The latest Inspectorate report on HMP Styal was positive concerning the prison’s attempt to follow recommendations from earlier reports, but the situation remains dire, and that’s the point. The individual deaths of Nicola Birchall, Imogen Mellor, Christine MacDonald, and Susan Knowles are suspicious, as are the high rates of self-harm. 

In 2007, Baroness Corston noted, “There are many women in prison, either on remand or serving sentences for minor, non-violent offences, for whom prison is both disproportionate and inappropriate. Many of them suffer poor physical and mental health or substance abuse or had chaotic childhoods. Many have been in care … I have been dismayed at the high prevalence of institutional misunderstanding within the criminal justice system of the things that matter to women and at the shocking level of unmet need … There can be few topics that have been so exhaustively researched to such little practical effect as the plight of women in the criminal justice system.”

That was 2007, sparked by conditions in HMP Styal. It’s 2019, and still few topics have been so exhaustively researched to such little practical effect as the plight of women in the criminal justice system. Every death, injury, harm, unmet need, vulnerability is suspicious and should be treated as such. What happened to Nicola Birchall, Imogen Mellor, Christine MacDonald, and Susan Knowles? Nothing. There is nothing celebrate here.

(No More Prison)

When it comes to addressing the specificities, and injustices, of women’s incarceration, we are all a long way from home

Today, the London Assembly Police and Crime Committee, an all-party committee, released a report, A long way from home: Improving London’s response to women in the criminal justice system. The report argues that women matter, that women’s contact with the criminal justice system is particular to women’s situation in the world and in London specifically, and that something should finally be done about supporting “women who offend and those at risk of offending.” While the report is welcome, as far as it goes, it also notes, repeatedly, that much the same call was made a decade earlier, and that, in that decade, little or nothing has been done. In that sense, the report is far too kind to history. This is the story of the report and the past decade. None of this is new; we have been here before, too many times.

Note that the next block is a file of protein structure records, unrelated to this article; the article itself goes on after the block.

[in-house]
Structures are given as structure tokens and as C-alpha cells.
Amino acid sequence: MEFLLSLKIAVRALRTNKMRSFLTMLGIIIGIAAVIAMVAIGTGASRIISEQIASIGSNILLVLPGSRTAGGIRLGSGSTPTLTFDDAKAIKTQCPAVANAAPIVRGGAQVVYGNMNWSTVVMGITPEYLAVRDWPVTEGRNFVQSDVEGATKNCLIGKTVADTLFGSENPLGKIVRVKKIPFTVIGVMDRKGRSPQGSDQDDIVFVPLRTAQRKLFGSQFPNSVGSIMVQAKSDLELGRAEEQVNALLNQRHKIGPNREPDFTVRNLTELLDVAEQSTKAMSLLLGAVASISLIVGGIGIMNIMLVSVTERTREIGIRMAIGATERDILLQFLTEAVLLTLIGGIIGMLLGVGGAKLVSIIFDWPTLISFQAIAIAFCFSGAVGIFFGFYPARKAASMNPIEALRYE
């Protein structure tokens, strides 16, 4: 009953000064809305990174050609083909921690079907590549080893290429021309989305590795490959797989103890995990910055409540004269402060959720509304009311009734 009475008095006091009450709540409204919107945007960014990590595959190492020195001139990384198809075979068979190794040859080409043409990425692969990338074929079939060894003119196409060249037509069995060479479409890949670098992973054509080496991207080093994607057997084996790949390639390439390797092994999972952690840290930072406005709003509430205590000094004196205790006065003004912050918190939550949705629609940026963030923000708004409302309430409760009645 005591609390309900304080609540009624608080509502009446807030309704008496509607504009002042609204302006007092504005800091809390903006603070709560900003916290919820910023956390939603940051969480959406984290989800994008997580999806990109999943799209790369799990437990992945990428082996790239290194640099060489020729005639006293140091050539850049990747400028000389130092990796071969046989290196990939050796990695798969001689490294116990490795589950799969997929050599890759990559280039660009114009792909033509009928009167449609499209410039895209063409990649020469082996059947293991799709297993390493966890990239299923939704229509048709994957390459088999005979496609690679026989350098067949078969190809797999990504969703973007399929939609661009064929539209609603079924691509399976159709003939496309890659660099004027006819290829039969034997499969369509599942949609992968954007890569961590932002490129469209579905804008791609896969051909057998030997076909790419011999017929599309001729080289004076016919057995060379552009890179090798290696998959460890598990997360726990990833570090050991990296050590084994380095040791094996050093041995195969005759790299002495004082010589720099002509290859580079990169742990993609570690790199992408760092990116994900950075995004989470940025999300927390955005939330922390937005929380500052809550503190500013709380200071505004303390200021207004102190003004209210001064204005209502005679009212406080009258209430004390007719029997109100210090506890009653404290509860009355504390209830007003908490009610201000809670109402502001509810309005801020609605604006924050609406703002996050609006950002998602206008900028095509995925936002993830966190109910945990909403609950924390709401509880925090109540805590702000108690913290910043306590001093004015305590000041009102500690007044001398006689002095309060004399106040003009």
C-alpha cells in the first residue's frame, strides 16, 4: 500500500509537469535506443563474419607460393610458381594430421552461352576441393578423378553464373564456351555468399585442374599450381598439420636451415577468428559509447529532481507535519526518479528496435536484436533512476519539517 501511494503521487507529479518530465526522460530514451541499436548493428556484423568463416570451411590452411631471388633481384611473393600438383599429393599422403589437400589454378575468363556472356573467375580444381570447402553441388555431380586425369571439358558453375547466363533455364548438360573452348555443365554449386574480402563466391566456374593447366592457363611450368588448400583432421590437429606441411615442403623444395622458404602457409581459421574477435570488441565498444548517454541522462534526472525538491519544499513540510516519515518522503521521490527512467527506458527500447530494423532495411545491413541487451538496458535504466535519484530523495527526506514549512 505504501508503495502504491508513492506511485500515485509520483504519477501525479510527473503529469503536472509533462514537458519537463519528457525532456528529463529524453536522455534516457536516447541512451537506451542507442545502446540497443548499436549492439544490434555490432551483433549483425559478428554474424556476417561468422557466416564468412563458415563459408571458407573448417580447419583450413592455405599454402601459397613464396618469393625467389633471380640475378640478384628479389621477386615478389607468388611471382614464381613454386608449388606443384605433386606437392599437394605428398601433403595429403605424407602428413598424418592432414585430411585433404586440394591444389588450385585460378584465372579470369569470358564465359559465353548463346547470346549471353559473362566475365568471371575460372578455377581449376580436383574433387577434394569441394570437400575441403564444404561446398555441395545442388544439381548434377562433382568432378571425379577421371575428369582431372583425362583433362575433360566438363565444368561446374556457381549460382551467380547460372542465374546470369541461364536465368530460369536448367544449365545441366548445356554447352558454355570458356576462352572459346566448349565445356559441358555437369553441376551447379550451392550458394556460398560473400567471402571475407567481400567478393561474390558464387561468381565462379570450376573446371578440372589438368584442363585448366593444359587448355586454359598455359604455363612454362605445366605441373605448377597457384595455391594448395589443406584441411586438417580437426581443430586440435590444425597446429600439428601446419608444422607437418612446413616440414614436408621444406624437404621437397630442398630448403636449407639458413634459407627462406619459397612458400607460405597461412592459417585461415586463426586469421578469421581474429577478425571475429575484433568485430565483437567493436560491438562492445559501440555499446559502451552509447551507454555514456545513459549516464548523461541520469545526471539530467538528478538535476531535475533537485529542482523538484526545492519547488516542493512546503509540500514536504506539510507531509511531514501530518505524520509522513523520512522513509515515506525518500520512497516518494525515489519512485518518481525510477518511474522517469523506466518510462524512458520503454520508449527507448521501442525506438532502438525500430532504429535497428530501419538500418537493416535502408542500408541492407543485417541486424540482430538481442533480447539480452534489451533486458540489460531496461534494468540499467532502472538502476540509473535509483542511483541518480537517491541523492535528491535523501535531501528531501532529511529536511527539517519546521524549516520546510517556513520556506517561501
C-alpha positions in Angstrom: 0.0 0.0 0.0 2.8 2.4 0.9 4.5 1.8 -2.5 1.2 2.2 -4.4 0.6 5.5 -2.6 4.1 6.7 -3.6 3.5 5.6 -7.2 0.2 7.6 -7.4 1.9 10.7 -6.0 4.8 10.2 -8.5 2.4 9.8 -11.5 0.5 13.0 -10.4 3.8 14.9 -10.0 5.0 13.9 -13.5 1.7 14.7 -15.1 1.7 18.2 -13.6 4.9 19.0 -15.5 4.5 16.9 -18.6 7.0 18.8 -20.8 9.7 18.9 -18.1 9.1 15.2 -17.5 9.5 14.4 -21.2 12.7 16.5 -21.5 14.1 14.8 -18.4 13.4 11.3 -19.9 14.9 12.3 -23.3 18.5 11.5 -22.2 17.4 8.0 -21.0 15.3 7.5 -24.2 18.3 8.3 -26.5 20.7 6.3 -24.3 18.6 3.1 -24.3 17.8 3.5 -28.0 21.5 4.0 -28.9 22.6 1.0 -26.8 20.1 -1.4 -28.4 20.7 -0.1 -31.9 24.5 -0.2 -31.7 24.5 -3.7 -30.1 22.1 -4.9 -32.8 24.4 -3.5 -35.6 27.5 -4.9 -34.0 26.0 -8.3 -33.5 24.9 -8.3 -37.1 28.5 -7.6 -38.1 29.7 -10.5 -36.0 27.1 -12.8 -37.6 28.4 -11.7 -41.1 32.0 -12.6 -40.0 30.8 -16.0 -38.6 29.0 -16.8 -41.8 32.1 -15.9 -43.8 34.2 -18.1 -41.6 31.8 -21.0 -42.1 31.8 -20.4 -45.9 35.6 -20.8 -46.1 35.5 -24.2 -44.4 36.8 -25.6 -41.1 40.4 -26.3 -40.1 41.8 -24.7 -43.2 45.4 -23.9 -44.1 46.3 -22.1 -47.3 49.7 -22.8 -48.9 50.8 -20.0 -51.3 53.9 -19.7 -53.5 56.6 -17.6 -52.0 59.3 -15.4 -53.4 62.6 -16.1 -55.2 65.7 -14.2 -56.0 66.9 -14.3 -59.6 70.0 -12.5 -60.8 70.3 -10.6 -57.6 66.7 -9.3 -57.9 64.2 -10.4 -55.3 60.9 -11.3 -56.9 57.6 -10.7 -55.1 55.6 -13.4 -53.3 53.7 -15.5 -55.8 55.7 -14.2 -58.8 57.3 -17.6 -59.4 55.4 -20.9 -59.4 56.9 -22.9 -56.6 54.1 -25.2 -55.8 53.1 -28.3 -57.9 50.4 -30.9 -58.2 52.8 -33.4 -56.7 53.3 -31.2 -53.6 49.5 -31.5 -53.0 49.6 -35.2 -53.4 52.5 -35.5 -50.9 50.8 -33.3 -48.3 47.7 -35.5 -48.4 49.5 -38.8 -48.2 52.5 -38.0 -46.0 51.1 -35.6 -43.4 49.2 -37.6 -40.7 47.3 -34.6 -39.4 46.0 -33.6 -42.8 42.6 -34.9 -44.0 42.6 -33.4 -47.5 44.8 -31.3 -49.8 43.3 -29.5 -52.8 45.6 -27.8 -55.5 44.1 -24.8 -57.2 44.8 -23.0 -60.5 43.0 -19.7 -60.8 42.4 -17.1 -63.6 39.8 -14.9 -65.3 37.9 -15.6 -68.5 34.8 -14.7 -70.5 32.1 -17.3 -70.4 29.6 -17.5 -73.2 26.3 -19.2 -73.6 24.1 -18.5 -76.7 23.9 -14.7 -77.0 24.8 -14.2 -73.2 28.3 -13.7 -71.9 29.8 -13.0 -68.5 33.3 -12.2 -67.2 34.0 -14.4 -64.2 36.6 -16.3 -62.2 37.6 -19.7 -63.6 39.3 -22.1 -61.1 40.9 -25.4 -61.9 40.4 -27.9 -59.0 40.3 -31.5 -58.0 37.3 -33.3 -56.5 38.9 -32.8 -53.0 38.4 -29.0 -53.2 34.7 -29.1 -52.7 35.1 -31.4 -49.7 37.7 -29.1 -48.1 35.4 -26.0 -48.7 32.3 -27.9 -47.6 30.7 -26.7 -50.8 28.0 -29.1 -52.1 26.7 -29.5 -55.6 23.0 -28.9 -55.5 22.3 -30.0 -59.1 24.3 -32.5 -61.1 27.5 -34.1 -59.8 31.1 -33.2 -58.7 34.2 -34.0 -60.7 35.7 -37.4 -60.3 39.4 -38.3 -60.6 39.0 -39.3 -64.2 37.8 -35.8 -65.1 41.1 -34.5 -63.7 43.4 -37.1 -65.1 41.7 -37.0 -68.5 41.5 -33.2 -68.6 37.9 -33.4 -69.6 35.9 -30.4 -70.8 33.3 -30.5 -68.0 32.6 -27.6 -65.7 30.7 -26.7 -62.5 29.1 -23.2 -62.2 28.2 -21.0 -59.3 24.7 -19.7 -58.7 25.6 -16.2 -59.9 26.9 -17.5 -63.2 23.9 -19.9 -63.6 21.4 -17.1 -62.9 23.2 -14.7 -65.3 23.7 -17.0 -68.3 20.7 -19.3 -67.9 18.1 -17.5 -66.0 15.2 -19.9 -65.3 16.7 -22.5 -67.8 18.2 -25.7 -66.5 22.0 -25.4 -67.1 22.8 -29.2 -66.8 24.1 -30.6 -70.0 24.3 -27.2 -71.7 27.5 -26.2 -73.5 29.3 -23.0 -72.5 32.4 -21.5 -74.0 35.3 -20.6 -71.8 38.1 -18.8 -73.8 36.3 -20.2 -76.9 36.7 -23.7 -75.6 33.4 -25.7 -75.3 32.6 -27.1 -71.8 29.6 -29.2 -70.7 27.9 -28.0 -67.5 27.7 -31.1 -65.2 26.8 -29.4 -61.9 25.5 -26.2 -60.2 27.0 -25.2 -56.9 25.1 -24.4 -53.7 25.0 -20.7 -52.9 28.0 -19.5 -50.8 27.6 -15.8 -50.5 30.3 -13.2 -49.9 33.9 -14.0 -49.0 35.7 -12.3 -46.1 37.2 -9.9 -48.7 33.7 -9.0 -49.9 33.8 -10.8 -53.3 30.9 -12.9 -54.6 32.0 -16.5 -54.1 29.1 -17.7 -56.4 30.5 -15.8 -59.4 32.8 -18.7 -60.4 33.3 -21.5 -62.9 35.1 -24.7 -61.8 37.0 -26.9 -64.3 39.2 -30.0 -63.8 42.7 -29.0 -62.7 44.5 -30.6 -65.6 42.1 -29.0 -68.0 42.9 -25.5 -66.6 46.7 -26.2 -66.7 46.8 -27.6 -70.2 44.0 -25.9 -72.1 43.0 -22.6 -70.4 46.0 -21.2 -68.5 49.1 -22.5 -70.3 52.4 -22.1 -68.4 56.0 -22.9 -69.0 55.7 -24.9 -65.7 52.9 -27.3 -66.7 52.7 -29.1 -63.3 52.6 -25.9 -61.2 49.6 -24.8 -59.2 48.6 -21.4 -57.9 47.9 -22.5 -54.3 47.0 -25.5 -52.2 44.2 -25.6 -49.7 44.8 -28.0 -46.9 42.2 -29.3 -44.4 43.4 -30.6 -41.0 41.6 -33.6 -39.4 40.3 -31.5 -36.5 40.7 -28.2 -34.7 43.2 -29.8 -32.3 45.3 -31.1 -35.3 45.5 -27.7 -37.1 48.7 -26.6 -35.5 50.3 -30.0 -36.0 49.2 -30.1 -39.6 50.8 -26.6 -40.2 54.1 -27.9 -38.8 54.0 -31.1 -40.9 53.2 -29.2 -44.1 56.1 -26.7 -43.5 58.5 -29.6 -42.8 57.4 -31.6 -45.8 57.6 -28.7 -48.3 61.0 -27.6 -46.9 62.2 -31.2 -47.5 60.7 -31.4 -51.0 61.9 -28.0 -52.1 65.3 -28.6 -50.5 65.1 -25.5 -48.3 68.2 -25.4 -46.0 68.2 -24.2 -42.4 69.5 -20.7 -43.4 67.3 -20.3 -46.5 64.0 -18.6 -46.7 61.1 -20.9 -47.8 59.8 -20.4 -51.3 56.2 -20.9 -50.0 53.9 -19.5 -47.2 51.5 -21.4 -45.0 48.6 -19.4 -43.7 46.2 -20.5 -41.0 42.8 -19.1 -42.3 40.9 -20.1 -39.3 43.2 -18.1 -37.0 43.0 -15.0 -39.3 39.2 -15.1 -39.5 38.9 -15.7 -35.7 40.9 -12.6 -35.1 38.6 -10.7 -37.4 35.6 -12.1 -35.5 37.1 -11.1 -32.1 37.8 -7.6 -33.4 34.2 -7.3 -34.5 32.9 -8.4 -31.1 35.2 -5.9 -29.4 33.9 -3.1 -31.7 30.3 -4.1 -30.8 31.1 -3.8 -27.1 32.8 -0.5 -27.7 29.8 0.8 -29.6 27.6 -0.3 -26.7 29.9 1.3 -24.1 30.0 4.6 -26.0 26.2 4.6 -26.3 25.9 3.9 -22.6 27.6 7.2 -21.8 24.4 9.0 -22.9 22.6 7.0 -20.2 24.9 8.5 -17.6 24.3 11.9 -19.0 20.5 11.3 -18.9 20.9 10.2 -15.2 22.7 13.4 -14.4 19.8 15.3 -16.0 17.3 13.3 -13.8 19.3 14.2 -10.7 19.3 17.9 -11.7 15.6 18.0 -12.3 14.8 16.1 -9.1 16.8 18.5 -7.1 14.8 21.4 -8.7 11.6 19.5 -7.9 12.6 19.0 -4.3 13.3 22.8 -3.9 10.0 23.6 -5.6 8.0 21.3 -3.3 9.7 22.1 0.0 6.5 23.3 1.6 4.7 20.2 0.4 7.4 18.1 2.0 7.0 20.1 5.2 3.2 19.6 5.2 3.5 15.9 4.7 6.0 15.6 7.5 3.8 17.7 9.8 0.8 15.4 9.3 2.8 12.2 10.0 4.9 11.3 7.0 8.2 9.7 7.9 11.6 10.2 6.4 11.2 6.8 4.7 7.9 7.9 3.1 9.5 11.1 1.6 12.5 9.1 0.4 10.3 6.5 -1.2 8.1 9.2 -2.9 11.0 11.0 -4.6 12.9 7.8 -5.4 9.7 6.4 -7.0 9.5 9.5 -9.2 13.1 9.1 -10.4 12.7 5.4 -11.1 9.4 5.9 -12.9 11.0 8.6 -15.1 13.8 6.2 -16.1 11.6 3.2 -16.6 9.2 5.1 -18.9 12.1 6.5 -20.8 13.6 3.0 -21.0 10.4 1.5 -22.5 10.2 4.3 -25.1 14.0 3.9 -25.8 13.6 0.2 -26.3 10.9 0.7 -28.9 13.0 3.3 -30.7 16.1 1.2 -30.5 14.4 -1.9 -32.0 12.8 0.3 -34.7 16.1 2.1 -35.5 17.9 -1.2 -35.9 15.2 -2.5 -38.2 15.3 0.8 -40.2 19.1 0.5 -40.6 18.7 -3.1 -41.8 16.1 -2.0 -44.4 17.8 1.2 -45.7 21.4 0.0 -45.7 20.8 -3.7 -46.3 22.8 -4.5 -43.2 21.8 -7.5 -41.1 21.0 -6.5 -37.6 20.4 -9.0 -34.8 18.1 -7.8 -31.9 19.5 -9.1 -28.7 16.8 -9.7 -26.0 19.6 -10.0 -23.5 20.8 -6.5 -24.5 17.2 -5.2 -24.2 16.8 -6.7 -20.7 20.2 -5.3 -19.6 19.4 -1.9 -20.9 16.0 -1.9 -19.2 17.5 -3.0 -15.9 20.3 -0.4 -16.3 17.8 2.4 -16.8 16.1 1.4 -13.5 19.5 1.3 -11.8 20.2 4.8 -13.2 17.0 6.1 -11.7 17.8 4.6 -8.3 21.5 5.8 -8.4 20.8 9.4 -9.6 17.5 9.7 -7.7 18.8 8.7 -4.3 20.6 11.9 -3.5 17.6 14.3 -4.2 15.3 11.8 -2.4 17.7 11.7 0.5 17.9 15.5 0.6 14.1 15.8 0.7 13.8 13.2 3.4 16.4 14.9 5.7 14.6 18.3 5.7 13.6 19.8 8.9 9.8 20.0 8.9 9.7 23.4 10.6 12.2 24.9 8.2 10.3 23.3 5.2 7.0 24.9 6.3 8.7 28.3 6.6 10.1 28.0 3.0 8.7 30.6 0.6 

It all began with HMP Styal, in August 2002. From August 2002 to August 2003, Her Majesty’s Prison Styal suffered an “epidemic” of women’s self harm and suicide. At that time, in the United Kingdom, forty per cent of sentenced women served three months or less, and yet somehow manage to `harm themselves’ at a rate of three incidents per inmate. The Corston Report: a review of women with particular vulnerabilities in the criminal justice system, a review of women with particular vulnerabilities in the U.K. criminal justice system, described the situation in March, 2007.